“I want to find out who this FICA guy is and how come he’s taking so much of my money.” – Nick Kypreos (former professional hockey player).
Payroll taxes are based on your taxable (rather than gross) wages
The combined total of your Social Security and Medicare taxes are often referred to as “payroll taxes, ” “FICA,” or “FICA taxes.” The Medicare tax rate on wages is 1.45%. Since 1990 the Social Security portion of FICA has been 6.2% of wages, but for 2011 only the rate was cut to 4.2% as a means to stimulate the economy. Given this is the case, if your salary was $50,000 a year then it would be natural to assume that your monthly Social Security and Medicare taxes would be $235.42, which paystub breakdown is calculated as follows (assuming that the temporary 4.2% Social Security rate applies to this and the other examples that follow).
What if I told you instead that your actual payroll taxes were $184.47, or $50.95 less than what you expected ($235.42 less $184.47)? What accounts for the difference? Exactly how is the Social Security and Medicare tax breakdown on your paycheck calculated? To answer that the most important thing you need to understand is that Social Security and Medicare taxes are not driven by gross monthly wages, but by your taxable wages. This is illustrated by the following example, which shows how the $184.47 of payroll taxes referred to above was calculated.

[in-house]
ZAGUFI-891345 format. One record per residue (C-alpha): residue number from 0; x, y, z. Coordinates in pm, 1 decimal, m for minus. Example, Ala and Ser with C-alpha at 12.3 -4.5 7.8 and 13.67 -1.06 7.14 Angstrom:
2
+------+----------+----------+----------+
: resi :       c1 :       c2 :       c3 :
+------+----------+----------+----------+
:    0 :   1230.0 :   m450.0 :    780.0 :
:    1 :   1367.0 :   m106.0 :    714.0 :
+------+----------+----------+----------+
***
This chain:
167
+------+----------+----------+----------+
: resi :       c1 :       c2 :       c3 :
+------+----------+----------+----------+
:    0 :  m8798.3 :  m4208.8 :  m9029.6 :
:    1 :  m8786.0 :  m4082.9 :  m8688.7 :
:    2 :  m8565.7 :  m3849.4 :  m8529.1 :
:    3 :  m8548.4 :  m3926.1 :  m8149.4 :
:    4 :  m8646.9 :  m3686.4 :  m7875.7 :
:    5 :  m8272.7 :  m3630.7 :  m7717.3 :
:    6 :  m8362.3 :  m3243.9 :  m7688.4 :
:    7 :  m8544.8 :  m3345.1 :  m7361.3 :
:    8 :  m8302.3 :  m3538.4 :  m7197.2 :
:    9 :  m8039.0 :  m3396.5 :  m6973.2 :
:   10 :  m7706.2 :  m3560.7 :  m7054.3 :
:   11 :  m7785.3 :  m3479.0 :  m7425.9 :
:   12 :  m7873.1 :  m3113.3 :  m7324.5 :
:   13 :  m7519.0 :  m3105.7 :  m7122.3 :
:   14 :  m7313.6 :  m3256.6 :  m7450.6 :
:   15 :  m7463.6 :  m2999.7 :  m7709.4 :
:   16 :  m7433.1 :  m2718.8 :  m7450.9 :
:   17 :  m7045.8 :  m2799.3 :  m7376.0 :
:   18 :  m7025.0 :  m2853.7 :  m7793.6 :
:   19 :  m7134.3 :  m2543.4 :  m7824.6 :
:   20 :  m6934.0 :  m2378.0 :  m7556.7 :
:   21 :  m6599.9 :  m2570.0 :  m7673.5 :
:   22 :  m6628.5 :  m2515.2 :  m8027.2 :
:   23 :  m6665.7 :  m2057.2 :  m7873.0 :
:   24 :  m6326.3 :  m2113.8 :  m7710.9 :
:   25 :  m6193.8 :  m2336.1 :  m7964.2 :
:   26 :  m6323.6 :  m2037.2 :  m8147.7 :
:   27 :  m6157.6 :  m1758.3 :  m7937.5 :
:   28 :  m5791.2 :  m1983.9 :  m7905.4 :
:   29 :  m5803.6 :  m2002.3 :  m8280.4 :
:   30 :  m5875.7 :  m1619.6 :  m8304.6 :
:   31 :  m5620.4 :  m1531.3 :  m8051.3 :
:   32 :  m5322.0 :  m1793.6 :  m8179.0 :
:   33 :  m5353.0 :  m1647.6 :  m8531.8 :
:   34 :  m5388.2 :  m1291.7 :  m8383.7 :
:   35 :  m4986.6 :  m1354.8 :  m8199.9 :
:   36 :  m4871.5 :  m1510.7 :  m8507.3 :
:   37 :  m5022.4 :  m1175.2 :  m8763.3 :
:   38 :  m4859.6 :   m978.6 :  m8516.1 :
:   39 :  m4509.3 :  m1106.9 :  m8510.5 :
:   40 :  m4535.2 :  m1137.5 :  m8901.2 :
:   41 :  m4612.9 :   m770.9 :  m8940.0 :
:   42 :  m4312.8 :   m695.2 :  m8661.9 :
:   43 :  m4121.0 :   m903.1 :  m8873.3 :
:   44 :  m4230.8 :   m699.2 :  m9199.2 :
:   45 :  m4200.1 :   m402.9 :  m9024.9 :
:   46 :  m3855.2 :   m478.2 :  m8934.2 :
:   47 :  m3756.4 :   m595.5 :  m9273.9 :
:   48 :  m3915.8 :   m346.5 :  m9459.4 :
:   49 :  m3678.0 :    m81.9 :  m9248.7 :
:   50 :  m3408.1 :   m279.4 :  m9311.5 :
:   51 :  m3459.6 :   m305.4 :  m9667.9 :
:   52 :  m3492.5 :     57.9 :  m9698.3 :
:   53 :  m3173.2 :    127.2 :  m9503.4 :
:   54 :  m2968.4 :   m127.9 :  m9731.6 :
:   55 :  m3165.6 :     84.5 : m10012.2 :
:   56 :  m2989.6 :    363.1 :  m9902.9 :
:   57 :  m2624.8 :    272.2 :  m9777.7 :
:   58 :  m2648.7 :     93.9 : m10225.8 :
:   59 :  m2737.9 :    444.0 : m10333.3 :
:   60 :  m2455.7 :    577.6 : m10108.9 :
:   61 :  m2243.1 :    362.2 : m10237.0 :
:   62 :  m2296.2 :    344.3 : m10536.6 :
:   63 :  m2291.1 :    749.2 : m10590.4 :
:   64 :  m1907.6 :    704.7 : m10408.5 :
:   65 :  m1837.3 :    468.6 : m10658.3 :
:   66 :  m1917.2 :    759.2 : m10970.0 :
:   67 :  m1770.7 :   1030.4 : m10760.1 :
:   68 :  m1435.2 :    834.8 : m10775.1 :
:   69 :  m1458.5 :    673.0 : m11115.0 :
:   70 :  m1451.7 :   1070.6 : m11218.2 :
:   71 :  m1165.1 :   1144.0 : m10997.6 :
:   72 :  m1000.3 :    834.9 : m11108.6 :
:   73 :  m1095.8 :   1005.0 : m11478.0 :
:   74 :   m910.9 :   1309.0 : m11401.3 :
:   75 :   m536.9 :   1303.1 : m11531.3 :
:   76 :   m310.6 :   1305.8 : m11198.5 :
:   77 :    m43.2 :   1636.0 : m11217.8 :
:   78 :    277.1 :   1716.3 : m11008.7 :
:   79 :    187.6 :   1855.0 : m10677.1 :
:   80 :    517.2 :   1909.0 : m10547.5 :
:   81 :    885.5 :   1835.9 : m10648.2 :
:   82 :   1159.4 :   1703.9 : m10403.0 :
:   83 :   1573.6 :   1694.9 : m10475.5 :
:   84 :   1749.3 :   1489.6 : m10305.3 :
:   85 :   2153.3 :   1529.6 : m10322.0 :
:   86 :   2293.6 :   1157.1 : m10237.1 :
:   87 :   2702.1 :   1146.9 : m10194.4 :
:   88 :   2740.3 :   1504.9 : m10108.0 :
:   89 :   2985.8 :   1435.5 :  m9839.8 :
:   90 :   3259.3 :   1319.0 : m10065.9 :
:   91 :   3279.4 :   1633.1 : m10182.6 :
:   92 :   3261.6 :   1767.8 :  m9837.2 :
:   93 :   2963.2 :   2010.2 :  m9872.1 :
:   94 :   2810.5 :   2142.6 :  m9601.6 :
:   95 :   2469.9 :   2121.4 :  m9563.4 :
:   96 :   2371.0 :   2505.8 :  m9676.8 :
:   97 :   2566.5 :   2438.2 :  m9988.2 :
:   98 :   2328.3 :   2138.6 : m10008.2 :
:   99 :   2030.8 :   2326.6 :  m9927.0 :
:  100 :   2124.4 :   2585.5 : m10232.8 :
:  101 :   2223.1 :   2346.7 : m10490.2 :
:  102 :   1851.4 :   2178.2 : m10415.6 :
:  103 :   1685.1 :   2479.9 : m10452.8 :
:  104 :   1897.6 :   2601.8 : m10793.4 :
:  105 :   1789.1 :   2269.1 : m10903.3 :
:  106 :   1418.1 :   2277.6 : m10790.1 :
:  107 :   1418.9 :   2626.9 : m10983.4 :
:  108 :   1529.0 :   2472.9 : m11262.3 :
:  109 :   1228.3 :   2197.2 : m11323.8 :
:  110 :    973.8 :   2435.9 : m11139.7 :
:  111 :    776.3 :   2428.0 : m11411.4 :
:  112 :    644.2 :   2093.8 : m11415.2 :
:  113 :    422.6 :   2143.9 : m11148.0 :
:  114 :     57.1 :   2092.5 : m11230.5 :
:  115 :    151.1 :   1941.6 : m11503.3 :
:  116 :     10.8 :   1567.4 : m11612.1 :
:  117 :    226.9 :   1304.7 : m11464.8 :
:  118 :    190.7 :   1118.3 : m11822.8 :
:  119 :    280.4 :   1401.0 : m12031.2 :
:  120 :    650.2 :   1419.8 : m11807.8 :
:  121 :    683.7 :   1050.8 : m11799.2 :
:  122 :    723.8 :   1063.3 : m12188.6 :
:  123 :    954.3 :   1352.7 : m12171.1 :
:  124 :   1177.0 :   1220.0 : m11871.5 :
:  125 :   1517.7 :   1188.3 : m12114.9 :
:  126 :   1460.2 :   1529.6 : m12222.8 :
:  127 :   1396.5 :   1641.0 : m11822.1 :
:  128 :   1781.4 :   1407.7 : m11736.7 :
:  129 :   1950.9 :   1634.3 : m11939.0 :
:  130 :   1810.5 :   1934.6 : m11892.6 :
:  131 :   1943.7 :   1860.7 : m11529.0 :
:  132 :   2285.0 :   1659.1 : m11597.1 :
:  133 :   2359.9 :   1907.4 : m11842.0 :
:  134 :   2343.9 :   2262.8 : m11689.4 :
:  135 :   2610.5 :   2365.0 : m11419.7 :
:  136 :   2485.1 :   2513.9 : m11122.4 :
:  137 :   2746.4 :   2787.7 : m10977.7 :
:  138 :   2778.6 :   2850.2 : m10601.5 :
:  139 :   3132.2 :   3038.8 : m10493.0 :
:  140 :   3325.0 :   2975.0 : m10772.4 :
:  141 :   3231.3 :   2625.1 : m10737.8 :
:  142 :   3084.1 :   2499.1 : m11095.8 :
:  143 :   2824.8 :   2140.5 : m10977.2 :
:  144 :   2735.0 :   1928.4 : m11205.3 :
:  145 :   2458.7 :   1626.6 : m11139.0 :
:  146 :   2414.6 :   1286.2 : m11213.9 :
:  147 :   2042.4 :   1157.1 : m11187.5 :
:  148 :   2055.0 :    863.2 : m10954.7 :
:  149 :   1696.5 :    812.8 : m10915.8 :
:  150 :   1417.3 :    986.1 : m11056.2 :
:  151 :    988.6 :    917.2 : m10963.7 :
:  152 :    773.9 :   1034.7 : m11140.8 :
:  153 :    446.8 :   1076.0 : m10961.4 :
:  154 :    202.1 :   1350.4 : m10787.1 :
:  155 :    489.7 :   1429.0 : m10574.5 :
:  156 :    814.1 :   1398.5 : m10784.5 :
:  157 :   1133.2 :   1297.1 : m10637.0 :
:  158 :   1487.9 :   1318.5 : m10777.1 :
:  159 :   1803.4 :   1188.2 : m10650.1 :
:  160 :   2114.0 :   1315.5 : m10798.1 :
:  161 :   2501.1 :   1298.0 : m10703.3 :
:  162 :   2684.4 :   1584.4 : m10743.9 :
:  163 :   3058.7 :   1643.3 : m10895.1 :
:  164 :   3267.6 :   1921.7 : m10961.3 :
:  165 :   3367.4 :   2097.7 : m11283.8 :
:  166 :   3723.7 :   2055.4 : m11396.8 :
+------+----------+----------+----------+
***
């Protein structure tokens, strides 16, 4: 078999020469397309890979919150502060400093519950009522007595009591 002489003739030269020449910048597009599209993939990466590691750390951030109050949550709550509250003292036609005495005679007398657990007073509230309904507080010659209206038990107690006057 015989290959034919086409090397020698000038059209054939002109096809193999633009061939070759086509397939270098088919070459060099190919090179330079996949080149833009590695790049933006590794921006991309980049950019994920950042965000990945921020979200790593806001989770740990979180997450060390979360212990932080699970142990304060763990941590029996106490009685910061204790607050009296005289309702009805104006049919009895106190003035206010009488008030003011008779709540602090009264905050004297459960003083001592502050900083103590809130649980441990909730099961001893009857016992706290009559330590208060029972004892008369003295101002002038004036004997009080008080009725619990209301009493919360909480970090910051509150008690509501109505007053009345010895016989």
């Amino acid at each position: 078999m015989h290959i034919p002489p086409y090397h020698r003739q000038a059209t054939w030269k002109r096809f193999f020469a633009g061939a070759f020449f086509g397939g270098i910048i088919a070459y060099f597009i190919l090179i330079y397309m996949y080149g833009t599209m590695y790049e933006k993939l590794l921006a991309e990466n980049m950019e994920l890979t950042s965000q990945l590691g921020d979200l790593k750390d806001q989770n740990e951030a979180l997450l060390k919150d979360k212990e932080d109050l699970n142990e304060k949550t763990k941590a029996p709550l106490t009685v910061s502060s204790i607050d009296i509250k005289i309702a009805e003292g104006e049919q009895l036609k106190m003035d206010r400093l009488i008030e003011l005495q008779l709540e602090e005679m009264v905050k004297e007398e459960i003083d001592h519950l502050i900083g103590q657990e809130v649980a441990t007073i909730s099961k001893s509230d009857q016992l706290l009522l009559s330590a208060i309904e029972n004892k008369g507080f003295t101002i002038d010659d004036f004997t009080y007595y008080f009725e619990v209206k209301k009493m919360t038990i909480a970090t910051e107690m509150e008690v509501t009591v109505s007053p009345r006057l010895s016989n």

Again, a key thing to take away from this example is that by default your gross wages or salary (the $4,166.67) is the starting point for calculating your payroll taxes, but there certain things which can either increase or decrease your taxable FICA wage base. In the example above you received $15 in non-cash taxable fringe benefits, and that served to increase your FICA taxable base. On the other hand, your health insurance premiums and “FSA” (or “flexible spending account”) contributions served to decrease your FICA taxable base. Thus, after taking into account all of the adjustments shown above, your taxable FICA wage base decreased from $4,166.67 (your gross monthly wages) to $3,265.00.